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Consider a playfield, with various player types (let's say Hunters and Animals), all moving on the playfield (and doing some other things). E.g., in a unit test for the Hunter class, there can be such test cases, as a Hunter collides with an Animal and a Hunter collides with another Hunter. The latter could look something like this.

public class TestHunter {

    private Hunter hunter; // SUT

    @Mock // <-- should we?
    private Hunter hunter2;

    // initialization code, not important...

    @Test
    public void testCollideWithHunter() {
        hunter.collideWithHunter(hunter2);
        assert(/* something with hunter, not important */);
    }

}

Question: should, in this case hunter2 (which is not the target of the tests), be mocked or not?

My conclusion is, that in this case hunter2 is just another dependency (although, it happens to be of the same class as the System Under Test), so it should be mocked. I would therefore be interested especially in hearing counter-opinions, i.e. why hunter2 should not be mocked?

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why hunter2 should not be mocked?

I would normally not mock another class, unless I had a pressing need to. If you don't mock the above, then your test is going to exercise your real class, and your real code, in the instance of this test.

That's normally a good thing, I would suggest.

Given the above, where would I use mocking ?

  1. if that class was sufficiently complex that it may cloud issues around the the test if/when it fails
  2. (more importantly) if I can't instantiate that dependent class in a suitable fashion for the test. e.g. does it represent a remote system (a database) or some such access ? Does it take a long time or a lot of dependencies in order to instantiate or run within the test ?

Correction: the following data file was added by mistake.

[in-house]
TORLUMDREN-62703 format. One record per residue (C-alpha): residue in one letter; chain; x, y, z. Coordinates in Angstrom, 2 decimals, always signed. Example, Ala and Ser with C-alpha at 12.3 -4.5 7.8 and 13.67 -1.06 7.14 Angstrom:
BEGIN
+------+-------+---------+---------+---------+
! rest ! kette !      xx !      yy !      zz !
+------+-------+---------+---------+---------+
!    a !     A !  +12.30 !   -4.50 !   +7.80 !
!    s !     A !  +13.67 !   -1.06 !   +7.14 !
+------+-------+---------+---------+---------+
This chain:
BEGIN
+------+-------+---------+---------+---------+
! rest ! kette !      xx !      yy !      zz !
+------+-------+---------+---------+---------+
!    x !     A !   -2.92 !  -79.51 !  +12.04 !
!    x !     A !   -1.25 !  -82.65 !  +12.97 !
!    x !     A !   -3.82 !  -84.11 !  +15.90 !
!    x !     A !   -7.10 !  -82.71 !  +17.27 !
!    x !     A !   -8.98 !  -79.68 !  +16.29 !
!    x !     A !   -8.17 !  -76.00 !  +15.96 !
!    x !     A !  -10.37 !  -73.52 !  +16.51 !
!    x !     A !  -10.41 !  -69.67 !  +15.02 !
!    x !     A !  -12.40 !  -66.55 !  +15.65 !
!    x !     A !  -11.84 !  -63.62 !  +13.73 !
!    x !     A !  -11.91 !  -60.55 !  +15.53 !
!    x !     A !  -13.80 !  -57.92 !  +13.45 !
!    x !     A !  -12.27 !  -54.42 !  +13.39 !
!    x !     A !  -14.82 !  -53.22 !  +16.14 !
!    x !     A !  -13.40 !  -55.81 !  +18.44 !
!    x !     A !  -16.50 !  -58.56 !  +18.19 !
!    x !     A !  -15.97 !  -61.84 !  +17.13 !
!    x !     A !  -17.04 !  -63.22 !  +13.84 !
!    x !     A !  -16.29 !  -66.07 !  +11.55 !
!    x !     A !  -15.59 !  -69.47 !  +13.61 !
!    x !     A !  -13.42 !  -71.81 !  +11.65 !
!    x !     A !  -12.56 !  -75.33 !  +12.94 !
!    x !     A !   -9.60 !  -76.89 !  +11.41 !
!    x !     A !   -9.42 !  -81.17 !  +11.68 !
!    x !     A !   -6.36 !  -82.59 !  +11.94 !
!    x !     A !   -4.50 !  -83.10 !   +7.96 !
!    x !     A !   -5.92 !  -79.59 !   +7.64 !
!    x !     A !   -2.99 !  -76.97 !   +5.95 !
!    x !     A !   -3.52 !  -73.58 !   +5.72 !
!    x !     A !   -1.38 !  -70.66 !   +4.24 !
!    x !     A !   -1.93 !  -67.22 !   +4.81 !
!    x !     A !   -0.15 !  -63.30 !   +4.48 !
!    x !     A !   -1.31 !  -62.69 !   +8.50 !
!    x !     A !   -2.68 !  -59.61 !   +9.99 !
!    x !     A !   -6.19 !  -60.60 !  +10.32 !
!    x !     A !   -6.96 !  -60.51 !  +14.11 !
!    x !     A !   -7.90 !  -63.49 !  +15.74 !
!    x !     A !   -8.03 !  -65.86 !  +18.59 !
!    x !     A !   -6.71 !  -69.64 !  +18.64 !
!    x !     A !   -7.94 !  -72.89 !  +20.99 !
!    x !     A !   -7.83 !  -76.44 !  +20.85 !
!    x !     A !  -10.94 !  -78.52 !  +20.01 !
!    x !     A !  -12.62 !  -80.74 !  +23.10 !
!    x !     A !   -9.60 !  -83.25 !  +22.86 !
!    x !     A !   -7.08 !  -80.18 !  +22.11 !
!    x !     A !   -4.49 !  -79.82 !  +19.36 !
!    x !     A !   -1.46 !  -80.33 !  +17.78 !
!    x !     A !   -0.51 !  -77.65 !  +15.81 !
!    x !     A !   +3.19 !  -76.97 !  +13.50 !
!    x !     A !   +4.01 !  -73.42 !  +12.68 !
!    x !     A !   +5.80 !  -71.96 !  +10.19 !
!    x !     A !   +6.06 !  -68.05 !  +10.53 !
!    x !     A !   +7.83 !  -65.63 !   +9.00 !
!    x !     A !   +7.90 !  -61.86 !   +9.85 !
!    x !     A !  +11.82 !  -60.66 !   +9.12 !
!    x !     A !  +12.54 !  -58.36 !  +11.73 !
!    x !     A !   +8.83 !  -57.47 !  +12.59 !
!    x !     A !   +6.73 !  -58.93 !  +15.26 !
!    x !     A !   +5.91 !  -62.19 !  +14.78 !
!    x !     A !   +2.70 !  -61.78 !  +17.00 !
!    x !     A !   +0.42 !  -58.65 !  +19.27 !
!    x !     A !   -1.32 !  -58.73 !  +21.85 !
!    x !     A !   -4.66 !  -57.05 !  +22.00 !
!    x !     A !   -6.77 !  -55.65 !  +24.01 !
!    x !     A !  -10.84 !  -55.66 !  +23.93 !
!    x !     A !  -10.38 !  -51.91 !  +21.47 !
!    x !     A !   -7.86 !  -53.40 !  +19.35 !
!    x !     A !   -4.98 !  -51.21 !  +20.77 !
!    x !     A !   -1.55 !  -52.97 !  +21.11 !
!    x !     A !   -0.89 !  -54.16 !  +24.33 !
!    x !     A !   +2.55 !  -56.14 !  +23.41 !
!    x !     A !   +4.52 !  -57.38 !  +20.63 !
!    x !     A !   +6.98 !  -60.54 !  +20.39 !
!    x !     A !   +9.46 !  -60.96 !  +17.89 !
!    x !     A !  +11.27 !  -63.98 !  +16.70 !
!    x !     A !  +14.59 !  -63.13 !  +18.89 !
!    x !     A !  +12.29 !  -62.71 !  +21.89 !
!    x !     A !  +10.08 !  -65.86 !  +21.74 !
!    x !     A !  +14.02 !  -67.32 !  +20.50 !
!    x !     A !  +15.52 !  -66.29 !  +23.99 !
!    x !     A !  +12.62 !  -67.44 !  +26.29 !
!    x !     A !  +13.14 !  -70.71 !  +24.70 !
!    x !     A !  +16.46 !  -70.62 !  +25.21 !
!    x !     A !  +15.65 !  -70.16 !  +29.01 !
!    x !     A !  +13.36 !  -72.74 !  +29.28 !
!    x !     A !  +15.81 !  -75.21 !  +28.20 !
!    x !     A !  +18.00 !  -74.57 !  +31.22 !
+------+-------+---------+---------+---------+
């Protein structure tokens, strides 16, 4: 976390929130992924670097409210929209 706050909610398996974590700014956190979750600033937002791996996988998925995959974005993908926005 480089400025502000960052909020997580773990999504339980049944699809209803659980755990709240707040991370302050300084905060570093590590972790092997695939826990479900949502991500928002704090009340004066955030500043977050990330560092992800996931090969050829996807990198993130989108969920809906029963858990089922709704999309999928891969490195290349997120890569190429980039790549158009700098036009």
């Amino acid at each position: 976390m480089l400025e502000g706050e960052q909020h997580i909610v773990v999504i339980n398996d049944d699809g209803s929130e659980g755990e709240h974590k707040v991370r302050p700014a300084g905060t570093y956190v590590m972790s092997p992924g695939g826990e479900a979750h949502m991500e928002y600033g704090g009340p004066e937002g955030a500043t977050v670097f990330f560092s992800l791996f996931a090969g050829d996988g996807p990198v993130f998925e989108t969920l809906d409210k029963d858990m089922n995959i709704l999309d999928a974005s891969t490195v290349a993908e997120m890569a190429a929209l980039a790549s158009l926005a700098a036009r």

Briefly, I would opt for the real class wherever practical. Mock judiciously, when you have difficulty using the original class.

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As often - it depends.

Mocking is not an end in itself, its goals are to make your automatic tests simpler, faster and it should help to test things in better isolation. If the creation of a second "Hunter" object is not significantly more complicated than the creation of a mock object (for example, if a "Hunter" object can be easily created with a few parameters in main memory, without the need to pull it from a database or other external resource), then using a mock can make things unnecessary complicated and it becomes pointless.

You should also consider how collideWithHunter is implemented internally. When it calls a bunch of other complex methods of the second Hunter object, for which you have already written individual unit tests, then mocking those methods out can make sense. In this situation, you may want only to validate the method collideWithHunter in isolation, and not those other methods. If, however, collideWithHunter is just using some getters and setters of the second object, using a mock won't help you to catch the root cause of any regressions quicker or more easily.

Note that all I wrote above is also true when you have two objects of different classes, this is in no way special to the situation where you have two objects of the same class.

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